True/Slant launches – a new journalism model?

True/Slant is a new site that launched in Alpha today, “an original content news network tailored to both the “New Journalist” and marketers who want a more effective way to engage with digital audiences.  Contributors, consumers and marketers each have a voice on True/Slant.”

Walt Mossberg writes about the site in tomorrow’s Wall Street Journal and highlights a few of the site’s distinctive elements:

True/Slant will run regular Web ads throughout. But, in a highly unusual move, the site plans to offer advertisers their own entire pages where they can run blogs and try to attract a network of followers. These will have the same design and features of the journalists’ pages, but will be labeled as ad content.

The journalists are paid a small amount, but the plan is to turn them into minipublishers under the True/Slant umbrella. They will be offered a share of the advertising and sponsorship revenues their individual pages generate and, in some cases, equity in True/Slant, which is backed by venture capital….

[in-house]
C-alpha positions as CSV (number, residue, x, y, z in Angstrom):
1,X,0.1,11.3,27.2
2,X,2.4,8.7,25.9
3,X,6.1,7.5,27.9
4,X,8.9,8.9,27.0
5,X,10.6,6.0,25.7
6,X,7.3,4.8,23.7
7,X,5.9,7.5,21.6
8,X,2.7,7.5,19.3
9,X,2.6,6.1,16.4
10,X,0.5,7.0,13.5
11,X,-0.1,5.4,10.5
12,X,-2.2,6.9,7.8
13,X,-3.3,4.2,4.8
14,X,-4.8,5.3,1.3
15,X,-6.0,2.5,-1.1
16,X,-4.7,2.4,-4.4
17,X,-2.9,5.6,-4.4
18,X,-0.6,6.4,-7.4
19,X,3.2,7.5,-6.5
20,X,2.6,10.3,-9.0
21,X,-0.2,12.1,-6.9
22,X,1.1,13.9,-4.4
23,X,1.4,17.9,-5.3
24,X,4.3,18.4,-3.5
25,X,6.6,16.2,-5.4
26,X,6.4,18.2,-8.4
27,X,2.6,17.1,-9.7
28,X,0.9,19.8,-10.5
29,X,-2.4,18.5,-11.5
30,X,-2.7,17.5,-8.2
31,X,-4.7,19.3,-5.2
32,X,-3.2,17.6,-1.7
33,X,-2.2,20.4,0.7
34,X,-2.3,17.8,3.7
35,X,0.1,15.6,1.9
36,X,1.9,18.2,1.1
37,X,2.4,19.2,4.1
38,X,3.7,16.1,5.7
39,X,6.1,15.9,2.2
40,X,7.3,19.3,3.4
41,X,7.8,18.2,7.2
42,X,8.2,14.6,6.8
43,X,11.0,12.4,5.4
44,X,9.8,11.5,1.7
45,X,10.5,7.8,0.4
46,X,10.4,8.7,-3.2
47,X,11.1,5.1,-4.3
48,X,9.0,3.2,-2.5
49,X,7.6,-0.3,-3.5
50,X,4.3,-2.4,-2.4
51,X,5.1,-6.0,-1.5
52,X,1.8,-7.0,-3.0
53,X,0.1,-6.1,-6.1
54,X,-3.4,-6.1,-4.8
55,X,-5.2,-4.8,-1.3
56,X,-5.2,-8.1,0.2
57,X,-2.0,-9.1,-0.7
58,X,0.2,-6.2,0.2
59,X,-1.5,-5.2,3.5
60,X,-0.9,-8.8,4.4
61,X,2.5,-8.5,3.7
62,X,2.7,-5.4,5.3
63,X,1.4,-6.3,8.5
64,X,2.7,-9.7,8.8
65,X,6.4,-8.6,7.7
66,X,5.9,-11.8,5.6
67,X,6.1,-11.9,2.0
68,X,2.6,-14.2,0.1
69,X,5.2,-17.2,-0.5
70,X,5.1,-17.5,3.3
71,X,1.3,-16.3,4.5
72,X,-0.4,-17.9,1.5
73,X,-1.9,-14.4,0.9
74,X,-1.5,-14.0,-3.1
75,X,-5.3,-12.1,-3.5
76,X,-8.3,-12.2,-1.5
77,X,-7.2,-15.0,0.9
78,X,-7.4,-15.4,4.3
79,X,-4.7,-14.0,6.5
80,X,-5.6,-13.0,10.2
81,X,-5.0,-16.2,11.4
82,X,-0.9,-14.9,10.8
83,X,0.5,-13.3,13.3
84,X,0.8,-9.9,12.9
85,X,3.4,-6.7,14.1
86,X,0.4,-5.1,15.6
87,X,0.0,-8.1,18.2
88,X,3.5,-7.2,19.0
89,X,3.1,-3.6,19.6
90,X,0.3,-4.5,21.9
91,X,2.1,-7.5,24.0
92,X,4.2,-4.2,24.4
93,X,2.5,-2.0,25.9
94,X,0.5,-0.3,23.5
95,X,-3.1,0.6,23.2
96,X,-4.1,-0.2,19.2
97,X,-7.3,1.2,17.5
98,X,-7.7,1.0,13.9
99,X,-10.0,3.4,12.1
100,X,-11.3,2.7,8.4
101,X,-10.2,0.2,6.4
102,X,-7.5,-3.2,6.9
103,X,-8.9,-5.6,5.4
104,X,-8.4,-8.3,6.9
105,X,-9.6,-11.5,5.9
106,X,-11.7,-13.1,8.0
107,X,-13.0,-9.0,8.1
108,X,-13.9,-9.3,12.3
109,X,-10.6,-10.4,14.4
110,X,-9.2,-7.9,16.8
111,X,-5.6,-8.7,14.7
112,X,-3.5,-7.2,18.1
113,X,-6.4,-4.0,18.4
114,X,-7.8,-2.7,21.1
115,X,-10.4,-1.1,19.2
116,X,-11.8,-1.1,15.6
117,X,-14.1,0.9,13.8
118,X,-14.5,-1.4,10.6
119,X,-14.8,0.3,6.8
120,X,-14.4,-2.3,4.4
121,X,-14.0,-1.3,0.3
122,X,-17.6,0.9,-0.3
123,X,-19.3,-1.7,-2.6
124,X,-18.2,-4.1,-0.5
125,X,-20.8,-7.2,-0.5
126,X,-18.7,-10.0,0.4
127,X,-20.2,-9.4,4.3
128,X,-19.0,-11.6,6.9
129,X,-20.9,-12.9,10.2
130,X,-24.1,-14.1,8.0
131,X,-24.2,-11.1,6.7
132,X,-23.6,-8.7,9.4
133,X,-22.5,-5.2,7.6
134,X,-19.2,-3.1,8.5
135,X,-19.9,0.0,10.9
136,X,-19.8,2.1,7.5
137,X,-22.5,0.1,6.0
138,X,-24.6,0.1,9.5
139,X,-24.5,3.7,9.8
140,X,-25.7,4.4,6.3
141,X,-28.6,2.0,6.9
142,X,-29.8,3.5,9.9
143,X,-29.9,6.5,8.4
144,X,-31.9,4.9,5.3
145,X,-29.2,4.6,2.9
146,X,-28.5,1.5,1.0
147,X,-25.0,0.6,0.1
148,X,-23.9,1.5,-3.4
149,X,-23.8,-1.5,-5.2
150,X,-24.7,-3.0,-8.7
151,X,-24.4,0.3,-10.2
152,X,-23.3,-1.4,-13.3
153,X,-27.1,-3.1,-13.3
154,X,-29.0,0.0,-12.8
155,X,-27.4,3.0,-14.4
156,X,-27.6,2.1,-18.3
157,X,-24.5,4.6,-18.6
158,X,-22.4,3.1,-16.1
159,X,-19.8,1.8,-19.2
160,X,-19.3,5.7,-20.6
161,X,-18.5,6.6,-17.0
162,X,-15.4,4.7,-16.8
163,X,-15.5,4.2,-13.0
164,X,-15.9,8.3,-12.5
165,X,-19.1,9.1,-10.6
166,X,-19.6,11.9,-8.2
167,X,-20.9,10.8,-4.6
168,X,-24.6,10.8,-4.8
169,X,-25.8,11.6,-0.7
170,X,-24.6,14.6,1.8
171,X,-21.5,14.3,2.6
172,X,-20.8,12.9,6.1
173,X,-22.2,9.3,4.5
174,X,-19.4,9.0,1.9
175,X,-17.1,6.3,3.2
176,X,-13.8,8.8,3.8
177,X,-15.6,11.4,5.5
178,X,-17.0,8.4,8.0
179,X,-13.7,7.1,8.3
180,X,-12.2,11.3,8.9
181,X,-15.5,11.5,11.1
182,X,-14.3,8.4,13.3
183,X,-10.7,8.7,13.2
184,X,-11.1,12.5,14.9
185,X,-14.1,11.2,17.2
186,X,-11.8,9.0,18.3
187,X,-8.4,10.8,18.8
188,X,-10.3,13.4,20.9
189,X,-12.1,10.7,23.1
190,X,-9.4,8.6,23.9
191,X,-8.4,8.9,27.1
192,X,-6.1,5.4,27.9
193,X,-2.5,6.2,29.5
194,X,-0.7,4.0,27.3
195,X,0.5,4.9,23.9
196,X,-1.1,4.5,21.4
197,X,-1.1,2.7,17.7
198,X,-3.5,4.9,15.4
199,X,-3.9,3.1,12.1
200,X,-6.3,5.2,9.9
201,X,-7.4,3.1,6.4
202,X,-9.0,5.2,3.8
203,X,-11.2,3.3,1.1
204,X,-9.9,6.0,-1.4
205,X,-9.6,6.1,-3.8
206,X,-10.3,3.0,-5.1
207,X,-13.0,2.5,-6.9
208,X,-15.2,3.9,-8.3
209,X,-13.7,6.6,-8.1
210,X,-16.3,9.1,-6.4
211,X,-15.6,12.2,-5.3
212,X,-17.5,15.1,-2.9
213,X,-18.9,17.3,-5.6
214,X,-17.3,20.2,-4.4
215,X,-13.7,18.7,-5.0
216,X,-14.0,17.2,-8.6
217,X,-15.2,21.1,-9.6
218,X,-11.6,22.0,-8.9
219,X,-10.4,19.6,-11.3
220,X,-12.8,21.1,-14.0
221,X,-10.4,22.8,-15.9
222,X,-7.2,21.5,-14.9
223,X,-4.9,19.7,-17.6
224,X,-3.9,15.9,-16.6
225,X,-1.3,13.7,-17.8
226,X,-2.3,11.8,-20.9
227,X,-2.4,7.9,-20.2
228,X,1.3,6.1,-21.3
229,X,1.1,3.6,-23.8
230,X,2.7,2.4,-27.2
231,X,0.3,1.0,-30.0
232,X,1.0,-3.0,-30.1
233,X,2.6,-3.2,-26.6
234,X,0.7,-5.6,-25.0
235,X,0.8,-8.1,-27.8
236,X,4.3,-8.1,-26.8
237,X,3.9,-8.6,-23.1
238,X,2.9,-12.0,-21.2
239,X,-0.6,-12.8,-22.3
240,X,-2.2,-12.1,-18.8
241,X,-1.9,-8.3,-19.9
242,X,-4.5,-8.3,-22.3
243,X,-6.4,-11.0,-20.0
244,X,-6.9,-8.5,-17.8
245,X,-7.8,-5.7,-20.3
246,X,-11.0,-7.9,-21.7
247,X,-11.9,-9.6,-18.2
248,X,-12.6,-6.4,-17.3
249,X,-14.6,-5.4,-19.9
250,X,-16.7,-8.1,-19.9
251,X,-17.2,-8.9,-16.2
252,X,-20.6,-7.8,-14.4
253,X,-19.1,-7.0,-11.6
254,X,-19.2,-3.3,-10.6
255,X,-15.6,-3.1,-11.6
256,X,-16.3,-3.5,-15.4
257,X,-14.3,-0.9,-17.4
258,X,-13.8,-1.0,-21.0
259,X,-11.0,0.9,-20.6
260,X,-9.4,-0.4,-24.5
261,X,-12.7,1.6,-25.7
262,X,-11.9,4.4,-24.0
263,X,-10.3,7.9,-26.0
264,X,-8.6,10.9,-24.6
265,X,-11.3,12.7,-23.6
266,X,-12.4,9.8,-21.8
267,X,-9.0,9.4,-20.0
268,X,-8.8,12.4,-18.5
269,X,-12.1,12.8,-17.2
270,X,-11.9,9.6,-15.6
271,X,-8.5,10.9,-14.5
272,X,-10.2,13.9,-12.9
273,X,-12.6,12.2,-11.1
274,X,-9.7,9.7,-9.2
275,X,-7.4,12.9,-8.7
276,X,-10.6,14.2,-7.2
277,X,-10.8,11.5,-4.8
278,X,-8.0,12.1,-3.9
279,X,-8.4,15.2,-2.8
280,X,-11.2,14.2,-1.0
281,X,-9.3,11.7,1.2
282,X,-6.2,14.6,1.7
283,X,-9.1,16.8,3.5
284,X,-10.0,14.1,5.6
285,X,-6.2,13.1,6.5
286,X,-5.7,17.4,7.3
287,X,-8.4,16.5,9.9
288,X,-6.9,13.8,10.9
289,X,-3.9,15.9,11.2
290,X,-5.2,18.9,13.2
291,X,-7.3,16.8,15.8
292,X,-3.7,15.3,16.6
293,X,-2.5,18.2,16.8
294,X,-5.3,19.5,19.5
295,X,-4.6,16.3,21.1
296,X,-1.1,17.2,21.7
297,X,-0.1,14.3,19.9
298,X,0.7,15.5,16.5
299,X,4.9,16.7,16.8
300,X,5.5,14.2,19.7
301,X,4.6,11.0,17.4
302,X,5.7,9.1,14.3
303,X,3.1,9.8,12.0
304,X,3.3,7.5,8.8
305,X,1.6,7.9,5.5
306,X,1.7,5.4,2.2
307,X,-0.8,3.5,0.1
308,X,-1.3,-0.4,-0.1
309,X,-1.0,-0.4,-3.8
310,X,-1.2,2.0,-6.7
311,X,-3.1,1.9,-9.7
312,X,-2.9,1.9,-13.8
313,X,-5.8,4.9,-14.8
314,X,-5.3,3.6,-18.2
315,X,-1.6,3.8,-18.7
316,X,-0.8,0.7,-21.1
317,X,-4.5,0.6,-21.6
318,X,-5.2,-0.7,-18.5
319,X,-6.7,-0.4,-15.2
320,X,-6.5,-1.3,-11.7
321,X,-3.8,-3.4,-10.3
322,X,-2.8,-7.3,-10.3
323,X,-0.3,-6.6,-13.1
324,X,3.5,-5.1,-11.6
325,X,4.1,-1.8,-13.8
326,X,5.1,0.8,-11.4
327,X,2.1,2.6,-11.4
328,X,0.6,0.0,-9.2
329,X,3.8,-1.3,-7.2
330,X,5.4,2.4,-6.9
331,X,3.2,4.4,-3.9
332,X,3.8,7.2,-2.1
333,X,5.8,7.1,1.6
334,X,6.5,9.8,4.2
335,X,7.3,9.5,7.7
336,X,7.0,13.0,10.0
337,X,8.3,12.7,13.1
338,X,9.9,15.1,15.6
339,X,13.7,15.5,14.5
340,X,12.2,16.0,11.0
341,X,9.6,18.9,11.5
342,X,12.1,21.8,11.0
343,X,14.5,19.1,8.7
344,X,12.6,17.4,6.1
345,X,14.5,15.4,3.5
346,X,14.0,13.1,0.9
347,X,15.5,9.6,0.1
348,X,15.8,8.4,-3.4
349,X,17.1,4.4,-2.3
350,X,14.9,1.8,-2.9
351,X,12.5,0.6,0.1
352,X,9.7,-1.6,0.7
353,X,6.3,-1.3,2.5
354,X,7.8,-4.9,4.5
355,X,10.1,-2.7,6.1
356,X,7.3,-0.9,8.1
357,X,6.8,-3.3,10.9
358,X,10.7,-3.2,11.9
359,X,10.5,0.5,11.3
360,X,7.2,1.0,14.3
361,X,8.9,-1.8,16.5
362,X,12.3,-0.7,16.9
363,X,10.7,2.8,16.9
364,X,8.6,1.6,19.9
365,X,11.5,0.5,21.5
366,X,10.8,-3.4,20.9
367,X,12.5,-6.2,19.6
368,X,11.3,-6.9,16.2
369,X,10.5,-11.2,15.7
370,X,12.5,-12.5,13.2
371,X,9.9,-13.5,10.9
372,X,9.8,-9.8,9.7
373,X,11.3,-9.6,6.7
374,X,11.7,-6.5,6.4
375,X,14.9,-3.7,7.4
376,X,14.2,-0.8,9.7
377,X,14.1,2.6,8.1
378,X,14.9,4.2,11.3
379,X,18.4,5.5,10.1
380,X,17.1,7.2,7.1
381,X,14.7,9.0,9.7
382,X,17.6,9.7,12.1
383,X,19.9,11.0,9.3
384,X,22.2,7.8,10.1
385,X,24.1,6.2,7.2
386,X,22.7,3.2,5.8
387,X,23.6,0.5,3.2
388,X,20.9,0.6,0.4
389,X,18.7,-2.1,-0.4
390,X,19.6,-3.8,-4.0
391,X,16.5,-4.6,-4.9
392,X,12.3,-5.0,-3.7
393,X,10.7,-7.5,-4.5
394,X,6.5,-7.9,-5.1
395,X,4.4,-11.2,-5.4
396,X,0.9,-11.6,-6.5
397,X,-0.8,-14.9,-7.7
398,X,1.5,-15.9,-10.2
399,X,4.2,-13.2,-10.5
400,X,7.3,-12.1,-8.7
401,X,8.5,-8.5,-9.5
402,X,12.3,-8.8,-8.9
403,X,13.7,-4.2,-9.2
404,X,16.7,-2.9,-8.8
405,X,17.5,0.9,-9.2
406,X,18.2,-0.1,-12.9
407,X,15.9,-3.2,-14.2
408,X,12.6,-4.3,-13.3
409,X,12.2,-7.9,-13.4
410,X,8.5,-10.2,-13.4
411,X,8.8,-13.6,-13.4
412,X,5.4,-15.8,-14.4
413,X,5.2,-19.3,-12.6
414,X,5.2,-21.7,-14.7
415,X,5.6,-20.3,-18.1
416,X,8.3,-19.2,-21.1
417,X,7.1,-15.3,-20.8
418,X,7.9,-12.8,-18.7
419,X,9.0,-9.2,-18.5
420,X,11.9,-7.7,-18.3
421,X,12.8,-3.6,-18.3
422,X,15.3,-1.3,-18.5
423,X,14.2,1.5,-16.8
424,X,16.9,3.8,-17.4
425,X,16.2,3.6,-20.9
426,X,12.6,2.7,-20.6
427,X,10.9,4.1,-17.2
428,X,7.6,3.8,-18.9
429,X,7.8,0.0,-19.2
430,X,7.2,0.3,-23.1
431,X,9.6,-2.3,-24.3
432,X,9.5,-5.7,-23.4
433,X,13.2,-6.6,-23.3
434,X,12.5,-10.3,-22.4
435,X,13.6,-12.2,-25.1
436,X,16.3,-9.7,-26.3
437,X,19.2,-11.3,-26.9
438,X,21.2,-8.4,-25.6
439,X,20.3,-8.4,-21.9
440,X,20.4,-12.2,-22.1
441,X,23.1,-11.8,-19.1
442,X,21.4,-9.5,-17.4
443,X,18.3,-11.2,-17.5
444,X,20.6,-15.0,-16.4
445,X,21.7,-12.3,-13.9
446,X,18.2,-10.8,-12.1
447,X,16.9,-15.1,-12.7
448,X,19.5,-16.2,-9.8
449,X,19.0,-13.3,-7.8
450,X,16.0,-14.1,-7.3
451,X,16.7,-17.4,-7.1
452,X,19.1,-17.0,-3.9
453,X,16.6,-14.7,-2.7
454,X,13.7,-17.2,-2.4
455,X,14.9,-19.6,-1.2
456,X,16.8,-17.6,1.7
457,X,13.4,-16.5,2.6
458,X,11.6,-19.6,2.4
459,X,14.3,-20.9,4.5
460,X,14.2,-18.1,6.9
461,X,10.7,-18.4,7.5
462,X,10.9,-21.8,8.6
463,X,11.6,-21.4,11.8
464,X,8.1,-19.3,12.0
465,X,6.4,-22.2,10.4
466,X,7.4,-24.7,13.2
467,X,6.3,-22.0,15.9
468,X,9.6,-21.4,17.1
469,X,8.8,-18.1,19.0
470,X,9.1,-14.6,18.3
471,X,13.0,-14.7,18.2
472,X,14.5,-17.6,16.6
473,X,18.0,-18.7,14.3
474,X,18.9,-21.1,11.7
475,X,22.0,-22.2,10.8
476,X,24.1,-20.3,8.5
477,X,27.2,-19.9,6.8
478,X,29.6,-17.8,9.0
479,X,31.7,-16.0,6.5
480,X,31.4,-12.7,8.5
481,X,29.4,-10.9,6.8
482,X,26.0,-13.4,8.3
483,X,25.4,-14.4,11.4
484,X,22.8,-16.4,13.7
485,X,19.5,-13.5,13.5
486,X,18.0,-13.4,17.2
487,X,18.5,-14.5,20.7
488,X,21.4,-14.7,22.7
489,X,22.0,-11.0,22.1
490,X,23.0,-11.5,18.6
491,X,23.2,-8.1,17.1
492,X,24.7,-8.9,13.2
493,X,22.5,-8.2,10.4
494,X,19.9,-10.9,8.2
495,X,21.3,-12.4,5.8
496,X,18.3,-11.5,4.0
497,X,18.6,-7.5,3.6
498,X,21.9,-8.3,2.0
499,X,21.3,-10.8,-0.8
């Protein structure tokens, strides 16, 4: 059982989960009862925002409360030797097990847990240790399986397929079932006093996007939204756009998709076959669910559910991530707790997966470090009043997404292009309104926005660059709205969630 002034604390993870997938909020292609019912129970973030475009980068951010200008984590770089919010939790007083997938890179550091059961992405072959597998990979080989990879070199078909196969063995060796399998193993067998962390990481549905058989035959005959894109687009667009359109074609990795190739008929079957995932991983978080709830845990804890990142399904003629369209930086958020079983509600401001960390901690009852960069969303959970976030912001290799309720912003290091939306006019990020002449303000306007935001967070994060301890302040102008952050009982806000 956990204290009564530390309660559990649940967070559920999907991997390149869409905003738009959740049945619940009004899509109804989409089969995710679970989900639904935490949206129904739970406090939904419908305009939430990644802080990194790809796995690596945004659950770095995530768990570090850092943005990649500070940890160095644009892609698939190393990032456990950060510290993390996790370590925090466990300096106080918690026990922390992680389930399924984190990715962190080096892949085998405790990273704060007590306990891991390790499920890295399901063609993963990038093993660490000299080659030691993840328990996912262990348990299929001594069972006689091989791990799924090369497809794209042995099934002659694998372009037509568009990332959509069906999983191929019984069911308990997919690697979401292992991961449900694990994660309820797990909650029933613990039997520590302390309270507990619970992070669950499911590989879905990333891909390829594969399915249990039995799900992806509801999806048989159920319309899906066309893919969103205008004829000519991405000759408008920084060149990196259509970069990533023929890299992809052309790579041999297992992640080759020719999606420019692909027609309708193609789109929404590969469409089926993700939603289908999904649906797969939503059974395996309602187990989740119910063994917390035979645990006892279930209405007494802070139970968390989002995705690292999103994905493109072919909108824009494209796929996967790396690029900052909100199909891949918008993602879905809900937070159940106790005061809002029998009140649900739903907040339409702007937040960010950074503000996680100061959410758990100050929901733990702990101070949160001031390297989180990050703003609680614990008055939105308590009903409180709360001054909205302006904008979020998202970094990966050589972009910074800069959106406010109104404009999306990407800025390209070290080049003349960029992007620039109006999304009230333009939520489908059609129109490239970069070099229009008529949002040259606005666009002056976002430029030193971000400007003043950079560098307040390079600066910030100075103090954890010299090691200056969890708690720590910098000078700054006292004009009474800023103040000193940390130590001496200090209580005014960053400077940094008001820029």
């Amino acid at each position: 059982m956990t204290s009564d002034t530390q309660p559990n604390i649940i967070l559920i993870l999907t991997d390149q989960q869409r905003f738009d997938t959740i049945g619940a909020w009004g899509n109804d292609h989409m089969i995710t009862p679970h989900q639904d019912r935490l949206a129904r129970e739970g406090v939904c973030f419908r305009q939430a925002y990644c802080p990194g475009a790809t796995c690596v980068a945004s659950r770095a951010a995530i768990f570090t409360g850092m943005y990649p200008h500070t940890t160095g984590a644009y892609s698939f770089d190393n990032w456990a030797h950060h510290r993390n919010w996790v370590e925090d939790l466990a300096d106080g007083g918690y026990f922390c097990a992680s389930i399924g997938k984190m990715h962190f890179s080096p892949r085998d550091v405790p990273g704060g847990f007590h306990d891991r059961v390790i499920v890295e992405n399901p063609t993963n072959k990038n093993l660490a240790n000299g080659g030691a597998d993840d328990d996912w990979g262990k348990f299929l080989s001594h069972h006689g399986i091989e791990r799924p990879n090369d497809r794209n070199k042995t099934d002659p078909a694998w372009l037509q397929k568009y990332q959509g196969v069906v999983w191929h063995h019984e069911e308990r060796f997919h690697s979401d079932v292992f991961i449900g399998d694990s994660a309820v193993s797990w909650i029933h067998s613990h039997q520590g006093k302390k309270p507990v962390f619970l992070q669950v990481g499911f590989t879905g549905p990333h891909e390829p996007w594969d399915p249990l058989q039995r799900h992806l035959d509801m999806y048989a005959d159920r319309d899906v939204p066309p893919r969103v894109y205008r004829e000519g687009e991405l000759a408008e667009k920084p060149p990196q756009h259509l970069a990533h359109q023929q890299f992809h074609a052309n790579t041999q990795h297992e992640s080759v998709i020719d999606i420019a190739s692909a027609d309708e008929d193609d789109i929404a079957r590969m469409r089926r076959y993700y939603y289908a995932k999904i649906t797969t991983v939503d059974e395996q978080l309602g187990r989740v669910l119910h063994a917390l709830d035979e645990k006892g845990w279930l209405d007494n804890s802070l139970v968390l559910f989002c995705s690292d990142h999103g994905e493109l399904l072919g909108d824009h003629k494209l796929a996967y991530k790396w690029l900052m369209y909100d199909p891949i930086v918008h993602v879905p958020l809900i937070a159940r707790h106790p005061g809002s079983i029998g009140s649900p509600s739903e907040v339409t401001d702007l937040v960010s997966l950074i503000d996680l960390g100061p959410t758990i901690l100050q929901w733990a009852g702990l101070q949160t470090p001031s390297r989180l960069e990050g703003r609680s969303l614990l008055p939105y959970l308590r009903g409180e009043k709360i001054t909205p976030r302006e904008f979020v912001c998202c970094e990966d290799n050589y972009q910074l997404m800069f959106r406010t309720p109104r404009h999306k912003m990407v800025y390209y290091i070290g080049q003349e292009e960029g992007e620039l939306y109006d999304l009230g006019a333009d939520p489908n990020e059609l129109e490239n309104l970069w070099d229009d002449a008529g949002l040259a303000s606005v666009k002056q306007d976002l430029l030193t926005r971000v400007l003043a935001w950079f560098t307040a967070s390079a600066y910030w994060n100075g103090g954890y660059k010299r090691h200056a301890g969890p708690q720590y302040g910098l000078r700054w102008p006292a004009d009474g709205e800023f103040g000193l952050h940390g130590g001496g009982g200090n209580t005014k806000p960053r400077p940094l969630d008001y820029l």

In another unusual move, the contributors also are required to actively engage with readers on the site. They must post a minimum number of comments in reader discussions about their articles and curate the comments, giving prominence to the most interesting. They are even expected to comment on each other’s posts.

This required engagement is an attempt to capture some of the excitement of a social network, and it ties in directly with a contributor’s success.

  • Julia

    I am curious to see how their business model with work out. I’m not crazy about the way they incorporate ads into the site. They are labeled, but the design is exactly the same, and if you aren’t looking critically it is easy to get confused (especially when NYTimes.com is one of the advertisers). I can’t say that I would visit True/Slant often, but I am a fan of Newsy.com, which launched this week too. Newsy also has an innovative business model, it’s a news startup partnered with the MO School of Journalism and uses journalism students to produce short video segments that compare and contrast how different media outlets around the world are covering the story.

  • Max

    Ad’s on the site wouldn’t bother me — it seems to be a digital extension of what many magazines already do, which is mask sponsored content with article-esque layouts and an “ADVERTISEMENT” banner atop the page. I really enjoy the discussion I see between writers on True/Slant – it makes it more than just additional junk food for my RSS reader. I’ll be visiting often.

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